Rarely a day goes by these days that there’s not some disheartening story in the paper, on the news, or in the trending section of Twitter, about climate change and the tragic effect it is having on the planet, whether it be a small localized area, or an ecosystem, or a species, or worldwide ramifications that are just going to get worse as time passes and we continue to do too little. Runaway Humanity takes you to the not-too-distant future where things have gone terribly wrong on Earth, and what part of humanity has managed to survive on Mars is wondering if there’s anything left of the blue planet worth saving.
In the opening pages of Runaway Humanity by Joshua Valentine, it has been thirty years since the hundred million or so remaining humans abandoned Earth and fled to Mars, where life goes on in a sense, although it’s a very harsh one on the red planet, with cases of cancer staying high. Moving and living below ground has helped that a little, but this is still very different from the comfortable ways things used to be back on the third planet from the sun. And then the Mars Administration of Space and Extraterrestrial Research (MASER) makes an astonishing discovery: some form of life is detected on the supposedly extinct planet, and it’s not some extreme form of microorganism existing in severe conditions. So what is it, then?
Dr. Shelby and Dr. Drake Hilton are tasked with solving this mystery. They must make a daring mission to Earth, leaving their son and the certain world they know for one of risk and the unknown. Also, things aren’t totally copacetic at MASER, so the husband and wife team aren’t sure if this is all being done for the right reasons. And when they do finally arrive in what was once the Sierra Nevada of California, they are met with a form of humanoid they cannot begin to understand.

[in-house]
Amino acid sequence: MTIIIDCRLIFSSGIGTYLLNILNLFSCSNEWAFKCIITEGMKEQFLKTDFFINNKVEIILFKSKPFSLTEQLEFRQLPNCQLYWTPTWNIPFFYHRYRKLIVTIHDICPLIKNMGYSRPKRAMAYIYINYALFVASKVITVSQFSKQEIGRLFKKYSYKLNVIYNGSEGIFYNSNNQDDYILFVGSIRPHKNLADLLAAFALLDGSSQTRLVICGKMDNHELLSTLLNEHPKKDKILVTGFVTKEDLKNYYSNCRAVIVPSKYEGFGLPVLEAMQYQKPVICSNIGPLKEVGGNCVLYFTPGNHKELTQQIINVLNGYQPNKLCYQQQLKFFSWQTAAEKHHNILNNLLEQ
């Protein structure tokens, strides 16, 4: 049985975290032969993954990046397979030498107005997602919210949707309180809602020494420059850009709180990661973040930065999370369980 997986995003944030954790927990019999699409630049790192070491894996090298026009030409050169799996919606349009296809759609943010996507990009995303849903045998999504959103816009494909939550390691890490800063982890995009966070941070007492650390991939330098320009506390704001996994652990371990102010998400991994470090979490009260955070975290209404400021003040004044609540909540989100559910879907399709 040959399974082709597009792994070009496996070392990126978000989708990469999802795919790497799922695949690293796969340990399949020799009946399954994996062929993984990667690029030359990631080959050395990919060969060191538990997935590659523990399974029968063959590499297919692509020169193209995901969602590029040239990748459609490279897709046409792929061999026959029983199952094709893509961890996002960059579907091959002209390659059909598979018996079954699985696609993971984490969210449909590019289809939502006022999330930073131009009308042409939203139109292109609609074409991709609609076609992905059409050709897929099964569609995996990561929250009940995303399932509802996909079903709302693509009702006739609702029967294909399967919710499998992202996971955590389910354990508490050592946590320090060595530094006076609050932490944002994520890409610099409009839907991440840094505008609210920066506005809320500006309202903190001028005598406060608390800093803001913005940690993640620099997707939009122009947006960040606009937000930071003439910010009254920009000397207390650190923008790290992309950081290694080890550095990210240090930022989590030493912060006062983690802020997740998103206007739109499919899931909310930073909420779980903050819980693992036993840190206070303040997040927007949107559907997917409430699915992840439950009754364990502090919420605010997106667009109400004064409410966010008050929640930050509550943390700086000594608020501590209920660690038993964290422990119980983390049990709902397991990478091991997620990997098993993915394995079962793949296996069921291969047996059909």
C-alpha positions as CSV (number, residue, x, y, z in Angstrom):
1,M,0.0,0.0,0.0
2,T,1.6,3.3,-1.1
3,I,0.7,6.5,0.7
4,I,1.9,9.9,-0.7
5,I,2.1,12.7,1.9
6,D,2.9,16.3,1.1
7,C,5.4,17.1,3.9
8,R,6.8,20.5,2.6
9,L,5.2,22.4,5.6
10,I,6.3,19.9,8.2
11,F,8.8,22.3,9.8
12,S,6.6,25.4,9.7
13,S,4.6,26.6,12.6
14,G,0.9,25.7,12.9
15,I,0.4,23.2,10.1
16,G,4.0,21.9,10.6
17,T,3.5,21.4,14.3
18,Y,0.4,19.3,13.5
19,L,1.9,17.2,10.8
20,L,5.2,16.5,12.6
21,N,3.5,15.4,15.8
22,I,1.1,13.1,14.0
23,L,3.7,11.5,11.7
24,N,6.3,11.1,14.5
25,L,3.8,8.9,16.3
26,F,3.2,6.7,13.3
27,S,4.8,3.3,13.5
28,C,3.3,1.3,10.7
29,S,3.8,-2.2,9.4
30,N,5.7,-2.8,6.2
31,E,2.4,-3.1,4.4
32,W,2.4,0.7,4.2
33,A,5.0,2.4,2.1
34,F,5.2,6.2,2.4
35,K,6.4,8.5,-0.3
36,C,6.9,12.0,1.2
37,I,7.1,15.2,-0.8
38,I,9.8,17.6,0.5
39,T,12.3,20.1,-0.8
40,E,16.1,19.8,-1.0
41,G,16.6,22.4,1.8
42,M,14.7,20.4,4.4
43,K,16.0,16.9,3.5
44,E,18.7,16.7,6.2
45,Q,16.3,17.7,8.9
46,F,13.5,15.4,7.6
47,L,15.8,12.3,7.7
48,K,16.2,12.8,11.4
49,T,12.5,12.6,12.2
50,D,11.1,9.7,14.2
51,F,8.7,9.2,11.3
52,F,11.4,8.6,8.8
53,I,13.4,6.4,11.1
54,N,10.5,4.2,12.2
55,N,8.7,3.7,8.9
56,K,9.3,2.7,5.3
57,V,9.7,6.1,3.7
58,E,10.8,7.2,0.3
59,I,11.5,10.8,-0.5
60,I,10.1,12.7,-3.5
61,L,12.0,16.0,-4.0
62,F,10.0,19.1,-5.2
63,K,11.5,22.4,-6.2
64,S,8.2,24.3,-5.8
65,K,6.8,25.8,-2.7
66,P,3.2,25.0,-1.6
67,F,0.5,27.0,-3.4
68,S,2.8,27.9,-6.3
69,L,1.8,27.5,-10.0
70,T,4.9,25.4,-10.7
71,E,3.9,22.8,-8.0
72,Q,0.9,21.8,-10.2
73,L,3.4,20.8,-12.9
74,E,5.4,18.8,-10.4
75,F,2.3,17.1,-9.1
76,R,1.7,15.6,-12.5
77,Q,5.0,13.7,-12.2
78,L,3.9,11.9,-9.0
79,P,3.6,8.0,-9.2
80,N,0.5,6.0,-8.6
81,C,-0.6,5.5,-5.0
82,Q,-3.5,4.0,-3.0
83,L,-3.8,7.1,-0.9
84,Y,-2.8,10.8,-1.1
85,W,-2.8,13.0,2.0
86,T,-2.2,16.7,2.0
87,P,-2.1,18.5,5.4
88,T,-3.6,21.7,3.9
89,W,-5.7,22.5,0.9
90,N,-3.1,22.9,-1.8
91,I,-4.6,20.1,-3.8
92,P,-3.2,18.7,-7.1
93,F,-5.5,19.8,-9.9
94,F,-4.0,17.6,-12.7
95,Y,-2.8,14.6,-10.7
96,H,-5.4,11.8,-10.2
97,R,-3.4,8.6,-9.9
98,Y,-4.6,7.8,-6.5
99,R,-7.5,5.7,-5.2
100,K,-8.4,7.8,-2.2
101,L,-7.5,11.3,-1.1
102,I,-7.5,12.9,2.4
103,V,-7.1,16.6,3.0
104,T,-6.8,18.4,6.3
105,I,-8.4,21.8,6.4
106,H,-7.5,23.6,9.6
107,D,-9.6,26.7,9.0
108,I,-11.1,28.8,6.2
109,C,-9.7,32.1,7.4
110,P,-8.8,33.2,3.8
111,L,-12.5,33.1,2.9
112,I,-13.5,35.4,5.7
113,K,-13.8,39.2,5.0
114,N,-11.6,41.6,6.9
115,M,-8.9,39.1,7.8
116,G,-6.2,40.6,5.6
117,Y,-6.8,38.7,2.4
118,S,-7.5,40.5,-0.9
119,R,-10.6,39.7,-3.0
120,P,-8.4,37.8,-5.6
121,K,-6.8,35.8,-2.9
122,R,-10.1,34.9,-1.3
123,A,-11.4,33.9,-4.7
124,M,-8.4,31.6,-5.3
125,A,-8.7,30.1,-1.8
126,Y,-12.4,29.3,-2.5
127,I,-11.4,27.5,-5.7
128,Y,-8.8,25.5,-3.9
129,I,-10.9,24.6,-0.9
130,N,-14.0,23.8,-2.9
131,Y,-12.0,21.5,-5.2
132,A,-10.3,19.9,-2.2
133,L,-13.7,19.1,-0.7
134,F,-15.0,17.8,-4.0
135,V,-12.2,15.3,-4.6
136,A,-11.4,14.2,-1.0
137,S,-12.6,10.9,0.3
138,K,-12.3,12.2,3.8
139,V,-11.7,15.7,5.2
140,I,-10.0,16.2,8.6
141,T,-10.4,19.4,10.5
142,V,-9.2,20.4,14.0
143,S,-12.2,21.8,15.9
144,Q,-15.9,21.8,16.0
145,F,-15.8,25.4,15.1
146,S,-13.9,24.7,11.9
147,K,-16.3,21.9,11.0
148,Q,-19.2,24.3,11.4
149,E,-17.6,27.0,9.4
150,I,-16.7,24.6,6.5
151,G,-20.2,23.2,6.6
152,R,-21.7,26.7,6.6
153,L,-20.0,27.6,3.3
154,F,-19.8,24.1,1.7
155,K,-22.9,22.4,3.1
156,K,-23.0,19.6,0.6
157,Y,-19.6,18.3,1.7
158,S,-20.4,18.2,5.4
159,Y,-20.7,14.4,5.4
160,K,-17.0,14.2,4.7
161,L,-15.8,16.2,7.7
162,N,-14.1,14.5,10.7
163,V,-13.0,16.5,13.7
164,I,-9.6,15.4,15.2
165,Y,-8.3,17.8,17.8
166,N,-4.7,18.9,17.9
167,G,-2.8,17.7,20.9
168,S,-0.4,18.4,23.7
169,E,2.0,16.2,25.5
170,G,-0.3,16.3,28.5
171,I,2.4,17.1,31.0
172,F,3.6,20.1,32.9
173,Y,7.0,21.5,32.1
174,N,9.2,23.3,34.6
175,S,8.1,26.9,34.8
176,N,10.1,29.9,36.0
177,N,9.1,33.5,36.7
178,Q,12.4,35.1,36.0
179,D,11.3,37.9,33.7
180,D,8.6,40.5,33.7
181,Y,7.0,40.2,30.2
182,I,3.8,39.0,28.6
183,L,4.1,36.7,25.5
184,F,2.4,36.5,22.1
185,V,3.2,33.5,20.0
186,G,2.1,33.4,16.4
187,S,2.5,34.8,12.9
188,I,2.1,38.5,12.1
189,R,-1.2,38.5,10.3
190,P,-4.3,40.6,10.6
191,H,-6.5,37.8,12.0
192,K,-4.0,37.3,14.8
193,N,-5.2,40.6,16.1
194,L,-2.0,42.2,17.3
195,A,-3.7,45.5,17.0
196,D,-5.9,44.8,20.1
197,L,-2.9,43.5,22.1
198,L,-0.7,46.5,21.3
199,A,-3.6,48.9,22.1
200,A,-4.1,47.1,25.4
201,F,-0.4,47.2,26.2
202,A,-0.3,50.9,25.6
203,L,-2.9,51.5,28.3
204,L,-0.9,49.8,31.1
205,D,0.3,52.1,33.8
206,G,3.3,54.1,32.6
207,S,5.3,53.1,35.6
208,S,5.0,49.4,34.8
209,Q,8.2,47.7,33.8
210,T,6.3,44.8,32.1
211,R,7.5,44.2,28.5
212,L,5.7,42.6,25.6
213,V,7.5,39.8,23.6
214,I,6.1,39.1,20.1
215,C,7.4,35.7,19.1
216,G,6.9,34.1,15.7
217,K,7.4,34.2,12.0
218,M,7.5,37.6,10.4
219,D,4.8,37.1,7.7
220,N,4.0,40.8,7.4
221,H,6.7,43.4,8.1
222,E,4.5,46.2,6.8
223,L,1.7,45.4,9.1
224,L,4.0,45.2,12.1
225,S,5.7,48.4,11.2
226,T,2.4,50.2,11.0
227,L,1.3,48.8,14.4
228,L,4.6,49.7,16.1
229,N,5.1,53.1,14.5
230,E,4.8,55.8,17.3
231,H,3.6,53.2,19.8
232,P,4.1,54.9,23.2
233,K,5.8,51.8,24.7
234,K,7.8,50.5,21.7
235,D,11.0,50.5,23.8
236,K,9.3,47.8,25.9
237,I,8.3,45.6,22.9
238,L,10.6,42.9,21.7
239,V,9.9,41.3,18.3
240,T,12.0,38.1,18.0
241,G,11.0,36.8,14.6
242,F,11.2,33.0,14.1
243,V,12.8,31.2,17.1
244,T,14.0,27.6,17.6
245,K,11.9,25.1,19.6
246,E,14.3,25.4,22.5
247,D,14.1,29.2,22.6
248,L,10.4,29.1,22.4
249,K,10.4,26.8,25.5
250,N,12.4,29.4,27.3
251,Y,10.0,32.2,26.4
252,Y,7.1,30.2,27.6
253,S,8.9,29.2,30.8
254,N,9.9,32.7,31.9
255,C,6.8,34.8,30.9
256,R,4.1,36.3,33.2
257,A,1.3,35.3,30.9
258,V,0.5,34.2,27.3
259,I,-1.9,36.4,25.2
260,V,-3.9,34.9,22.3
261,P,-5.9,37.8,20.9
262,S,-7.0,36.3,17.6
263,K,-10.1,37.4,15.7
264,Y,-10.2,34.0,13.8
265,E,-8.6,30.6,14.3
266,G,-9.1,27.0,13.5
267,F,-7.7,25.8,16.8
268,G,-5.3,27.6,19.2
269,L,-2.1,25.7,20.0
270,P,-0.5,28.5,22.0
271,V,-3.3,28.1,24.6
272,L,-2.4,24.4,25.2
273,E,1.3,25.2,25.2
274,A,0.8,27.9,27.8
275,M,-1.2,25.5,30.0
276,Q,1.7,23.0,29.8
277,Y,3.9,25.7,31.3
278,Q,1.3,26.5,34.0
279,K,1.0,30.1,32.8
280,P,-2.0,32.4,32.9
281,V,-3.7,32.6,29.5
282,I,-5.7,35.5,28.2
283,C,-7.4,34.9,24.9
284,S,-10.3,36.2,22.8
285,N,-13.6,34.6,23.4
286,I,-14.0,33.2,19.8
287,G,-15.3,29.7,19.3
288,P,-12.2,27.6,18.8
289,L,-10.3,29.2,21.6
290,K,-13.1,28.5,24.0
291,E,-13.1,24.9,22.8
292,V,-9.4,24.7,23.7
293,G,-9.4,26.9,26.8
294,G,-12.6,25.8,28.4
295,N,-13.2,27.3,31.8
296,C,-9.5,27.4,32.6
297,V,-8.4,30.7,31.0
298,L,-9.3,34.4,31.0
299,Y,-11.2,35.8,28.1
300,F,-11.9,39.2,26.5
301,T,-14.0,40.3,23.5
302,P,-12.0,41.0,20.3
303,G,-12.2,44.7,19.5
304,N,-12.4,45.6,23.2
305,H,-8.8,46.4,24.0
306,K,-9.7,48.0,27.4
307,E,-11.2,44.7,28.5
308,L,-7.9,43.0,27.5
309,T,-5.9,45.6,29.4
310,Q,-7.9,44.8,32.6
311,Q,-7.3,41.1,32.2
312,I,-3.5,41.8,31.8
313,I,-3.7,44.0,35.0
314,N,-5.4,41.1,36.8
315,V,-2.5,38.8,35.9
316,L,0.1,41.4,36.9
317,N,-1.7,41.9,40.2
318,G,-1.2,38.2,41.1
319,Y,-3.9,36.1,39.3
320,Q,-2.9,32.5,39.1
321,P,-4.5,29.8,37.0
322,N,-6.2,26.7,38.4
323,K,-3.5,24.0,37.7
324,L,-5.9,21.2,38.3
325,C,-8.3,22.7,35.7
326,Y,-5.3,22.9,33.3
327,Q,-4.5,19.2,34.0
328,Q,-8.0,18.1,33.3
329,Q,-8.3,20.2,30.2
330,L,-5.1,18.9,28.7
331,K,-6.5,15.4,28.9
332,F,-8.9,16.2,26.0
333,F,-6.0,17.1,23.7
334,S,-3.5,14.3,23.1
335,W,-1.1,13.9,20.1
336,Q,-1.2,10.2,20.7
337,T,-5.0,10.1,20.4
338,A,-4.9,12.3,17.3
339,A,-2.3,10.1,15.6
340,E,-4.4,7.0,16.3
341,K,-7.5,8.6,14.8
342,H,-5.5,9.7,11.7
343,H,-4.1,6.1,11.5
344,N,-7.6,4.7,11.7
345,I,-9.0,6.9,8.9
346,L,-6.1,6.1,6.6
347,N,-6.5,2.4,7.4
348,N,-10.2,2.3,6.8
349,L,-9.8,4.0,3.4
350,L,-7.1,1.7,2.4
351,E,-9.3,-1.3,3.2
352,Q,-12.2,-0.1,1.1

Valentine has written a compelling science fiction novel that is driven by a strong plot, but it also has complex and interesting characters and plenty of conflict to keep the reader hooked on every page. The key to Runaway Humanity is that you never know what’s going to happen next, and that’s what truly drives the story. And Valentine, a drag queen, has also injected his physical self into the novel with photos in the opening pages leading up to the start of the book with some content warnings, setting an intriguing tone for the story the reader is about to consume.
|Page Count||339 pages|
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|Category||Science Fiction & Fantasy|